The British Art of Understatement.

Learning a language is not just about the vocabulary and grammar, the tenses and idioms, it’s about the people and how they use that language. Culture, jokes, personality traits and foibles are the underlying bedrock to language. Getting to grips with past and future tenses is just the equivalent of getting your boots on when climbing the Eiger. After living for 7 years in a foreign country my boots are on but I’m just strugging into my fleece and packing my first-aid kit! Learning English is no different and here I’m going to try to unwrap one of those British traits for you, the art of understatement.

I’m saying ‘British’ here rather than ‘English’ as it applies to all the countries of Britain, it’s not uniquely English. It’s history lies probably somewhere centuries ago when it was not the done thing to express emotion in public, remember we are a melting pot of mainly northern tribes mixed with celts, we are not latin, we come from solid peoples inhabiting cold places. Along the way we developed a strong sense of ‘fair play’ but also had to go through the bizarre restraints of Victorian times where polite society forbade exuberant expressions of feelings at all, a time when ‘The stiff upper lip’ made an appearance, meaning the reluctance to change facial expression when faced with disaster, danger or calamity. Till we arrive at the here and now, an ancient mix of cold climate blood, warriors and barbarians with some very incongruous rules! A bit like watching a T-Rex eating with a knife and fork apologising for inconveniencing everyone. We are often uncomfortable in our own skins, we apologise a lot for, well, a lot of things! And we use a particular brand of humour to hide awkwardness or disaster. The art of understatement.
In it’s simplest form we underplay everything, the classic examples are always in hospital. I worked in hospital for over 20 years so am fairly well versed in most of them! If someone is seriously ill they are ‘poorly’, now this is a word we use for children when they have a cold. If some one is unlikely to survive the night they are ‘very poorly’! If something is going to be very painful the doctor will say ‘This might sting a bit’. The word ‘sting’ we use when we touch nettles. If something is very VERY painful they will say ‘Yes, that smarts a bit’ or ‘it’s a wee bit sore’! Smart is the feeling you have when you have been smacked!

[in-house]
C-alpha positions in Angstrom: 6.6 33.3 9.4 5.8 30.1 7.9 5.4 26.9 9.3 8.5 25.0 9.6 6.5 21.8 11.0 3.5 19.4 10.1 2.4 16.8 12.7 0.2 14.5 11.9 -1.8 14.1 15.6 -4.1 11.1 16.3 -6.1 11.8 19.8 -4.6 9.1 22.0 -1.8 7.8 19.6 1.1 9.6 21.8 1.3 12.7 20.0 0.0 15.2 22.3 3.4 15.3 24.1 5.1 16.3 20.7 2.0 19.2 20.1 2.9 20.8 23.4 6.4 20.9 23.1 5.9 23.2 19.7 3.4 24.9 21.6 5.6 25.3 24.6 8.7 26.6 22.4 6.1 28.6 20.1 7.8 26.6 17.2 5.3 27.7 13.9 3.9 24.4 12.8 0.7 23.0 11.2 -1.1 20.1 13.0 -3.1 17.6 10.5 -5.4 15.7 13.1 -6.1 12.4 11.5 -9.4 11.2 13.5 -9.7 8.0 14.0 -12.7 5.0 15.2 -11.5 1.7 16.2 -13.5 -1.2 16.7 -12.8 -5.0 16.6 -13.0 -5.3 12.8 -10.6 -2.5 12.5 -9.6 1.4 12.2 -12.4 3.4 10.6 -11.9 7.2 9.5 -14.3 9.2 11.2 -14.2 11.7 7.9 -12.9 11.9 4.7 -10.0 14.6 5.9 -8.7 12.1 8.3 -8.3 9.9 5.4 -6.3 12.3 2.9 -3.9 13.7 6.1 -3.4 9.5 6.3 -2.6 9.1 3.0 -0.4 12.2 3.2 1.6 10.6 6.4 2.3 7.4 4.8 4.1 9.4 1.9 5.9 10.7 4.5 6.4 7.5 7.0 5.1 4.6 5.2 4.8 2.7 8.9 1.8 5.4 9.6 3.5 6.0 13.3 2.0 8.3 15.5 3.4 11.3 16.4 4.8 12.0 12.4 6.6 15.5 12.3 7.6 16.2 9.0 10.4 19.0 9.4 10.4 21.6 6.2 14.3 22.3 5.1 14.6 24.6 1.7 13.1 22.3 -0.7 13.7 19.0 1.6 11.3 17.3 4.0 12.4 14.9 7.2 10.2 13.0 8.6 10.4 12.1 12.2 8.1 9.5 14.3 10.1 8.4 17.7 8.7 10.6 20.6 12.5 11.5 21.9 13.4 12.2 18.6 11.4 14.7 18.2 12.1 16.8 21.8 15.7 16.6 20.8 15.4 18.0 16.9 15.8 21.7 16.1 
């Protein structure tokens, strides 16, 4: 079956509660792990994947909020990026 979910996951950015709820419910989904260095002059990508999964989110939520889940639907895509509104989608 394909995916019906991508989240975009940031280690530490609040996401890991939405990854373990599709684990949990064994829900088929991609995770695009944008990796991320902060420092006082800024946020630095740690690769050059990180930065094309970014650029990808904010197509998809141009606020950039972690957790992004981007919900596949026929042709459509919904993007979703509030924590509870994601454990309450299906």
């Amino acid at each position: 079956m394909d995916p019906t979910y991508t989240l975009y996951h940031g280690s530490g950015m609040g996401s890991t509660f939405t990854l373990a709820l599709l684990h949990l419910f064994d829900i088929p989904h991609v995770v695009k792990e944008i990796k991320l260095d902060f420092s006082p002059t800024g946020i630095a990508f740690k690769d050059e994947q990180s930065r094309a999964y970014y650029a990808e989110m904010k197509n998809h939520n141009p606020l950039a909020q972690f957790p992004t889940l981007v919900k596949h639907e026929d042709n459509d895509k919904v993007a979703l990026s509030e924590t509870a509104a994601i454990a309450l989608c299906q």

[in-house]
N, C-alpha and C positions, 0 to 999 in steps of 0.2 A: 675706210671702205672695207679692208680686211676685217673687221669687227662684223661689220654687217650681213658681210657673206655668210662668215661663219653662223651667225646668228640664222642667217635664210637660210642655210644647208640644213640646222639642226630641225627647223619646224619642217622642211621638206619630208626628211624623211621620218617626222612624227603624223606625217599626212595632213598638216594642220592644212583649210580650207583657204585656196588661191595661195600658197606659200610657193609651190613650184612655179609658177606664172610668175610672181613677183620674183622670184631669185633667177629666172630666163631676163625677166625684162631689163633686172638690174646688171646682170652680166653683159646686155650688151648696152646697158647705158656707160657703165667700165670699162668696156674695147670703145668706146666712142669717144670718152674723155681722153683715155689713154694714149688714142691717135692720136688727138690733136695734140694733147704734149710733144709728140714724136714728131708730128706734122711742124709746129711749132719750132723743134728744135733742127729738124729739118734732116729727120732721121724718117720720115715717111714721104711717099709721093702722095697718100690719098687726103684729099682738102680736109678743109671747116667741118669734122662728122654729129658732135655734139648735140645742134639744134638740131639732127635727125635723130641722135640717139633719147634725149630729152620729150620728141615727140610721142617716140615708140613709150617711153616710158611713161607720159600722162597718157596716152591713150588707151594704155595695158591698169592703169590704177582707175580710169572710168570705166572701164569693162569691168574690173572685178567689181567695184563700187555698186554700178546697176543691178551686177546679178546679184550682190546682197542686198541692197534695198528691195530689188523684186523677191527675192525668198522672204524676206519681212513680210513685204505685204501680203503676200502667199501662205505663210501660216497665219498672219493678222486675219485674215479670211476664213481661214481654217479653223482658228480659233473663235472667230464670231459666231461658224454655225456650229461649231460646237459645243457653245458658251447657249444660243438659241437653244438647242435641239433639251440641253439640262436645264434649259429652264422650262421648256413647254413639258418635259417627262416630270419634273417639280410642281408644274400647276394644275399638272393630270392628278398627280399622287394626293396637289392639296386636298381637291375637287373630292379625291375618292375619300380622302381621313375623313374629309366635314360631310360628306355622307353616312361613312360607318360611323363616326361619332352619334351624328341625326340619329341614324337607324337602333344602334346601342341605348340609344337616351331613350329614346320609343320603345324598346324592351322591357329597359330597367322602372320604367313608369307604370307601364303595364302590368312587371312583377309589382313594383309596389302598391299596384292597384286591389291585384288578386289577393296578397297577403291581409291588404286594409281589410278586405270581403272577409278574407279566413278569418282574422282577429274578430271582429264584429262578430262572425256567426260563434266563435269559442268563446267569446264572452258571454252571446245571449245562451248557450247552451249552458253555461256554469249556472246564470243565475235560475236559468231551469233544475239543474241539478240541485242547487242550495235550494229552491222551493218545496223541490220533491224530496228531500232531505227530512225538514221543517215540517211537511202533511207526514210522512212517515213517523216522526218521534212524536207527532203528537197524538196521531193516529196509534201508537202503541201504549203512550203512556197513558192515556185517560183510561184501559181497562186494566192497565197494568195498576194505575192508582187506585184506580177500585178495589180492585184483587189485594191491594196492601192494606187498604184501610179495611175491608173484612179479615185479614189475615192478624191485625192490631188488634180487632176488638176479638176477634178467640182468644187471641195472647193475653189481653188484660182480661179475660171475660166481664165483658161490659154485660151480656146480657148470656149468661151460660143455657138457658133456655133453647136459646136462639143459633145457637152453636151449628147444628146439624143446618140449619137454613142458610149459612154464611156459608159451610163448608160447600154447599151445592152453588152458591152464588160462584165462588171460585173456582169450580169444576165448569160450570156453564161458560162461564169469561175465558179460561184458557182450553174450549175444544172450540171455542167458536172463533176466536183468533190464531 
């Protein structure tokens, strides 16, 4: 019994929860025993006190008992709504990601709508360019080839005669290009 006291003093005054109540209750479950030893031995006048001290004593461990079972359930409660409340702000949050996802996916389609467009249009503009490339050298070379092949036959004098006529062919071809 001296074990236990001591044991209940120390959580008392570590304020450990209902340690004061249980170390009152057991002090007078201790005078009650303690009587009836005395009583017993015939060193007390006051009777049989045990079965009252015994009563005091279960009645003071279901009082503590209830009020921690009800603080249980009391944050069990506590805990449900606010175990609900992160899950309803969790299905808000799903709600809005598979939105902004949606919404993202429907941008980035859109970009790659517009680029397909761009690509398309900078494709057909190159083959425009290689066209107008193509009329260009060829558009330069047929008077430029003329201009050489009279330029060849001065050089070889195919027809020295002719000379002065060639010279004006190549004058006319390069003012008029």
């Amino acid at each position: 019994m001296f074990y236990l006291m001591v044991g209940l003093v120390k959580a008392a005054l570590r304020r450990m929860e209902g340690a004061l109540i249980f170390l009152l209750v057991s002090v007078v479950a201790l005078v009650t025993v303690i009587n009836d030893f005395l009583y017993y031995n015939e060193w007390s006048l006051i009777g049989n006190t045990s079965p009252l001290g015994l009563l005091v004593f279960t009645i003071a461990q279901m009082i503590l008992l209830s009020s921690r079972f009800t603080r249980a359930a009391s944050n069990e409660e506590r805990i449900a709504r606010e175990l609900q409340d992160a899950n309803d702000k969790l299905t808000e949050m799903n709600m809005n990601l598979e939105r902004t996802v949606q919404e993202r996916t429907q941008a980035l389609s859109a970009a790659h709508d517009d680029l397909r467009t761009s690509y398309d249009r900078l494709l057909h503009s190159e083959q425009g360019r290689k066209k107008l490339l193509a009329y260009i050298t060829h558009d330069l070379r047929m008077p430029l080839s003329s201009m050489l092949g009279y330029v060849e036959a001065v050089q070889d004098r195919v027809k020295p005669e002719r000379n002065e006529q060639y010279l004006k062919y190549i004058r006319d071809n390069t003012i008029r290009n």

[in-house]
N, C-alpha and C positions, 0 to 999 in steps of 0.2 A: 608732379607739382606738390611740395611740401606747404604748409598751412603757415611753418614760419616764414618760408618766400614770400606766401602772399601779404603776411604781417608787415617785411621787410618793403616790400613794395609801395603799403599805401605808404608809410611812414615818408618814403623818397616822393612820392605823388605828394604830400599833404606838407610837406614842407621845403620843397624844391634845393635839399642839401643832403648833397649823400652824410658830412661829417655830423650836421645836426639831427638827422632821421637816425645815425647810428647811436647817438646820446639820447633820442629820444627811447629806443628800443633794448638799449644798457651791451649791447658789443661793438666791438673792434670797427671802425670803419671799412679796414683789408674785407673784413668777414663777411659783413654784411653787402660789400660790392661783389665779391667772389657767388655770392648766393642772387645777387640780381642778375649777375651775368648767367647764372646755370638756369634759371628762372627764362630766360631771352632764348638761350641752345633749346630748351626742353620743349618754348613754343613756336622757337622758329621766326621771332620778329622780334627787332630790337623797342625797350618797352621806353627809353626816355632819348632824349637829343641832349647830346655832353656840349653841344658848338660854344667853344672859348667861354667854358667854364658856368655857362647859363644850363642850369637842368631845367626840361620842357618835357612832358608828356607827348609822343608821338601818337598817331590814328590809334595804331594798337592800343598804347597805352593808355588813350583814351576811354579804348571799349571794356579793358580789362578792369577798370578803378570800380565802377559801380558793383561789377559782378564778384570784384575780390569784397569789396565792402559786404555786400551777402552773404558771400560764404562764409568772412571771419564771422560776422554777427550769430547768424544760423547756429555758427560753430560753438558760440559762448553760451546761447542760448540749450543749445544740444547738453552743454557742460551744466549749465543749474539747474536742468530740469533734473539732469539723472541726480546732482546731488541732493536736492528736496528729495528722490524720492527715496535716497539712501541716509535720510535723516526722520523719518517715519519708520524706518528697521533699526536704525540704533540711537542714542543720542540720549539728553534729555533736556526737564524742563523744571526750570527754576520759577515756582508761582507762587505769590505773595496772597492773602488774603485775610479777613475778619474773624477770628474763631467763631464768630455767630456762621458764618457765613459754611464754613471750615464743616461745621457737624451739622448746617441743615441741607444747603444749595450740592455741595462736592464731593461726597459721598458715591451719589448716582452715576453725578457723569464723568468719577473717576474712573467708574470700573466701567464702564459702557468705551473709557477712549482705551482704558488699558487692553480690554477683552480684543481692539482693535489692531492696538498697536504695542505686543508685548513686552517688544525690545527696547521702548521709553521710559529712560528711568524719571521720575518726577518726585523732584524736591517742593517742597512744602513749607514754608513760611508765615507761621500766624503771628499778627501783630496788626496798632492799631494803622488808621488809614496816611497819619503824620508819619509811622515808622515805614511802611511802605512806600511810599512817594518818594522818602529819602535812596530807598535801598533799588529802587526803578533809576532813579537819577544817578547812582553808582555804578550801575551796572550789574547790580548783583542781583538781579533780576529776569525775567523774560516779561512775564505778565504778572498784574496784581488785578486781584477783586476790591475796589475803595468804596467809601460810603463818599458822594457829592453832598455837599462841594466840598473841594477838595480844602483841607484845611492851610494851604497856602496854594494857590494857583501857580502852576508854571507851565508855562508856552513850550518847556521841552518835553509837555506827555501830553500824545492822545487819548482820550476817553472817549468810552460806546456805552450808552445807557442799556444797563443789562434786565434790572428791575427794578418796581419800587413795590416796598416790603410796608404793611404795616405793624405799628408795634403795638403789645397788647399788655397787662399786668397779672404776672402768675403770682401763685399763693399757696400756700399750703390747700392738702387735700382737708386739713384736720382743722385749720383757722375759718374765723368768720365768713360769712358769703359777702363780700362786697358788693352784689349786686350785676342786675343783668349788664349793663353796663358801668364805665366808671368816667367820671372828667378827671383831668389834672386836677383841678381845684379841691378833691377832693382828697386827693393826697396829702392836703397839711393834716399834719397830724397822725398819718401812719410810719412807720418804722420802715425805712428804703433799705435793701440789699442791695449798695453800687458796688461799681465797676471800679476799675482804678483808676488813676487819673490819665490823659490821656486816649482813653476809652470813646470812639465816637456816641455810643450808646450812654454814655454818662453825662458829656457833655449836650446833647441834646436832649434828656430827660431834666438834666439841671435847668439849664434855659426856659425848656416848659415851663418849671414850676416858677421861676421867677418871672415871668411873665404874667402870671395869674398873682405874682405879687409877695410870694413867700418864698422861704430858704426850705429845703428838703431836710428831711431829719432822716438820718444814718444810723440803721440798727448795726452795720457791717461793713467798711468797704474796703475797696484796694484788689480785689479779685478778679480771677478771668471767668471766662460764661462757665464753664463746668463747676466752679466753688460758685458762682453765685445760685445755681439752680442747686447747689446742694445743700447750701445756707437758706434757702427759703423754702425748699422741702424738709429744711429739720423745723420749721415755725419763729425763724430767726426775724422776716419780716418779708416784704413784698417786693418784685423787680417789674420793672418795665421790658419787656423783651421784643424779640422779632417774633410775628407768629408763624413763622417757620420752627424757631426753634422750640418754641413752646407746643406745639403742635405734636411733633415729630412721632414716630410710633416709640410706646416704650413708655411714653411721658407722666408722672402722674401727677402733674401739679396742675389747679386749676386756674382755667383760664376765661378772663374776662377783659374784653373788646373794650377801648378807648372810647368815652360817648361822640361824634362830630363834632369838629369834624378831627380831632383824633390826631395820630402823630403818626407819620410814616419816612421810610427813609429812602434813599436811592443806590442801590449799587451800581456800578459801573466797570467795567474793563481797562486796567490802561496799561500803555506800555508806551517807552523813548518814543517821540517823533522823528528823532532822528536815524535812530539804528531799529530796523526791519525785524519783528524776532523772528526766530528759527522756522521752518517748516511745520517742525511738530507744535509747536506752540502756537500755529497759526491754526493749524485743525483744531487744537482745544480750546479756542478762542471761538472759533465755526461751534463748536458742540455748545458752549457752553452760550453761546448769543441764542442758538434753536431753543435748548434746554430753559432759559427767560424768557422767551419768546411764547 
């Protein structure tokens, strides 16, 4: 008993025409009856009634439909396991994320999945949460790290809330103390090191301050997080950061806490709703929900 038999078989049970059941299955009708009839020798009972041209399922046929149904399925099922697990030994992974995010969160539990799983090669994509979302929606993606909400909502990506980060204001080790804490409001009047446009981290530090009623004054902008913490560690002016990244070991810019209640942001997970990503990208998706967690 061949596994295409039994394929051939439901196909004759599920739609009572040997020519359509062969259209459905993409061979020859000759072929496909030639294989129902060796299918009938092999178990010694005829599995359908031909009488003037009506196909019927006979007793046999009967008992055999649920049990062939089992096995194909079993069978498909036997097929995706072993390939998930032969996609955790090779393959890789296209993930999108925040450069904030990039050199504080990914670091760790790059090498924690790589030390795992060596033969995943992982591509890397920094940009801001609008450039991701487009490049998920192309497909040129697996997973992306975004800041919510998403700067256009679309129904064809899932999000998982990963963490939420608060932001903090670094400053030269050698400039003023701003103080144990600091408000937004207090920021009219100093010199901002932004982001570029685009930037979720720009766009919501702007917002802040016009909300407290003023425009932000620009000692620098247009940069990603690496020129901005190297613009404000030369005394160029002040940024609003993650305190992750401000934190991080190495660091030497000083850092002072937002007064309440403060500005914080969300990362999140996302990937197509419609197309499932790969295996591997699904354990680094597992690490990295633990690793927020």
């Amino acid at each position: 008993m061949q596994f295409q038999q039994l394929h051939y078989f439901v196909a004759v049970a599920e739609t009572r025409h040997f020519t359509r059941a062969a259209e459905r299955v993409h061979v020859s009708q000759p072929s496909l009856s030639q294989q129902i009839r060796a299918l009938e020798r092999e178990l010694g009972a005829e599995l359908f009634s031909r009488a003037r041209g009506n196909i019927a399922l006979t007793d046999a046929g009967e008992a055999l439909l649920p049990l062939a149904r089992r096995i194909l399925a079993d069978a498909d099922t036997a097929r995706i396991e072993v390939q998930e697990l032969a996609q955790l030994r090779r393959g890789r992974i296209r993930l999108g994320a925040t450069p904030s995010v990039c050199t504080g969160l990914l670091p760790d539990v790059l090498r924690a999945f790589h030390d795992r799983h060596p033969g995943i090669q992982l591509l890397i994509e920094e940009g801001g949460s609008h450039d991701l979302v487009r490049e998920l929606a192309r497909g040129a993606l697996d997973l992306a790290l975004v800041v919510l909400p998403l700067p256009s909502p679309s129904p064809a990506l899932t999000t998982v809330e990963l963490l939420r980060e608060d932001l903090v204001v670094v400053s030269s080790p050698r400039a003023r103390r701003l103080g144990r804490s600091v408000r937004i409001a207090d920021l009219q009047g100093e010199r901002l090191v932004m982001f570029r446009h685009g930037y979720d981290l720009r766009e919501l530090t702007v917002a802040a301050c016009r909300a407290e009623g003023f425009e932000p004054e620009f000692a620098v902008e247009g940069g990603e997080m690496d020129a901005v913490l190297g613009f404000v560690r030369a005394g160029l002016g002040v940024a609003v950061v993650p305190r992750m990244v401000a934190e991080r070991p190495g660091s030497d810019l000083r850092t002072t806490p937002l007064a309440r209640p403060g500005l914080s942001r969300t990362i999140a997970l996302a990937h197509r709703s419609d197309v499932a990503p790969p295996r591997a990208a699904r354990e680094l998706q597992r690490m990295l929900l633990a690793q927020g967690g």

In English we save extreme words for, well….I’m not too sure when! An Englishman furious to apoplectic levels will say he is ‘more than a little cross, and frankly quite put out by the whole business’!! Do NOT be fooled into thinking ‘well that’s ok then, not too mad’! Neither do we use exotic, foreign (often beautiful!) words for an ordinary conversation, we would run the risk of sounding melodramatic, or even worse, pretentious. My abiding memory of growing up was ‘don’t make a fuss’!! And I hear myself repeat this again with my own son, when he comes in with a scrape to the elbow telling me it’s ‘agony’, the first thing I find myself doing is correcting the language! ‘Well no, it’s not it’s not agony is it, bit sore maybe! We are not unsympathetic, we just have a strong aversion to melodrama and extremes! For me this was born out in the pharmacy queues of France which, even now, never cease to amaze and baffle me. When I first arrived I was utterly shocked by the language used for seemingly ordinary illnesses or bugs I assumed everyone was at deaths door or closer. The amount of concentration, attention and medication devoted to what I later discovered were mildly sniffly complaints! To a Briton heading into a chemist some questions are asked first, ‘Are you going to pass out? Do you have severe pain? Are you still bleeding? Are you unable to walk? Have you been vomiting for more that 24 hours?’ If the answer the these is ‘no’, ‘OK, good, not too bad then’! Slight exageration maybe but not far off the mark!